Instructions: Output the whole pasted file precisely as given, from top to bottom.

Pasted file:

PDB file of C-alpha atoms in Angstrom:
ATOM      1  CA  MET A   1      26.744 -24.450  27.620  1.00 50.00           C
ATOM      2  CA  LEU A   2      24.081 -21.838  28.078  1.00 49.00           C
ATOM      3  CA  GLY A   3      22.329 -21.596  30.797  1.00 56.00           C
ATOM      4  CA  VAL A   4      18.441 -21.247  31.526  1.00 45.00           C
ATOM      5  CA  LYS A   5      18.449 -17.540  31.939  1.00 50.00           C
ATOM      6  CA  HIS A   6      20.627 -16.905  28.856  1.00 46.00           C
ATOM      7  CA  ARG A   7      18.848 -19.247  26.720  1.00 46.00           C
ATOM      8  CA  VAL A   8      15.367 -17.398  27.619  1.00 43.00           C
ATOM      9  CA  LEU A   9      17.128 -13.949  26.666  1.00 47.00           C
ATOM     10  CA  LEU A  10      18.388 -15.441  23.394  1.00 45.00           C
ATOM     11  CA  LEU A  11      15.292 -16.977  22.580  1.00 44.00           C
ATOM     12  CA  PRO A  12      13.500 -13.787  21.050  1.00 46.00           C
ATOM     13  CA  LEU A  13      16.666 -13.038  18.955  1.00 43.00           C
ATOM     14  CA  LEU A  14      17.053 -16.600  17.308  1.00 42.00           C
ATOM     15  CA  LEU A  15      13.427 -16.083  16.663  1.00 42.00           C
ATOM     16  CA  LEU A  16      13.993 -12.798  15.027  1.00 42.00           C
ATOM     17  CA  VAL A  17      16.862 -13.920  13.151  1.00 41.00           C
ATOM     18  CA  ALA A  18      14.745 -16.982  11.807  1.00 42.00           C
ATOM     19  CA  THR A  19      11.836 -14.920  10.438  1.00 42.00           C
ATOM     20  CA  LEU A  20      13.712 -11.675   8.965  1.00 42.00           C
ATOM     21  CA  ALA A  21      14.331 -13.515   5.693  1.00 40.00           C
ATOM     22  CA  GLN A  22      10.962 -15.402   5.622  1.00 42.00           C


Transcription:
PDB file of C-alpha atoms in Angstrom:
ATOM      1  CA  MET A   1      26.744 -24.450  27.620  1.00 50.00           C
ATOM      2  CA  LEU A   2      24.081 -21.838  28.078  1.00 49.00           C
ATOM      3  CA  GLY A   3      22.329 -21.596  30.797  1.00 56.00           C
ATOM      4  CA  VAL A   4      18.441 -21.247  31.526  1.00 45.00           C
ATOM      5  CA  LYS A   5      18.449 -17.540  31.939  1.00 50.00           C
ATOM      6  CA  HIS A   6      20.627 -16.905  28.856  1.00 46.00           C
ATOM      7  CA  ARG A   7      18.848 -19.247  26.720  1.00 46.00           C
ATOM      8  CA  VAL A   8      15.367 -17.398  27.619  1.00 43.00           C
ATOM      9  CA  LEU A   9      17.128 -13.949  26.666  1.00 47.00           C
ATOM     10  CA  LEU A  10      18.388 -15.441  23.394  1.00 45.00           C
ATOM     11  CA  LEU A  11      15.292 -16.977  22.580  1.00 44.00           C
ATOM     12  CA  PRO A  12      13.500 -13.787  21.050  1.00 46.00           C
ATOM     13  CA  LEU A  13      16.666 -13.038  18.955  1.00 43.00           C
ATOM     14  CA  LEU A  14      17.053 -16.600  17.308  1.00 42.00           C
ATOM     15  CA  LEU A  15      13.427 -16.083  16.663  1.00 42.00           C
ATOM     16  CA  LEU A  16      13.993 -12.798  15.027  1.00 42.00           C
ATOM     17  CA  VAL A  17      16.862 -13.920  13.151  1.00 41.00           C
ATOM     18  CA  ALA A  18      14.745 -16.982  11.807  1.00 42.00           C
ATOM     19  CA  THR A  19      11.836 -14.920  10.438  1.00 42.00           C
ATOM     20  CA  LEU A  20      13.712 -11.675   8.965  1.00 42.00           C
ATOM     21  CA  ALA A  21      14.331 -13.515   5.693  1.00 40.00           C
ATOM     22  CA  GLN A  22      10.962 -15.402   5.622  1.00 42.00           C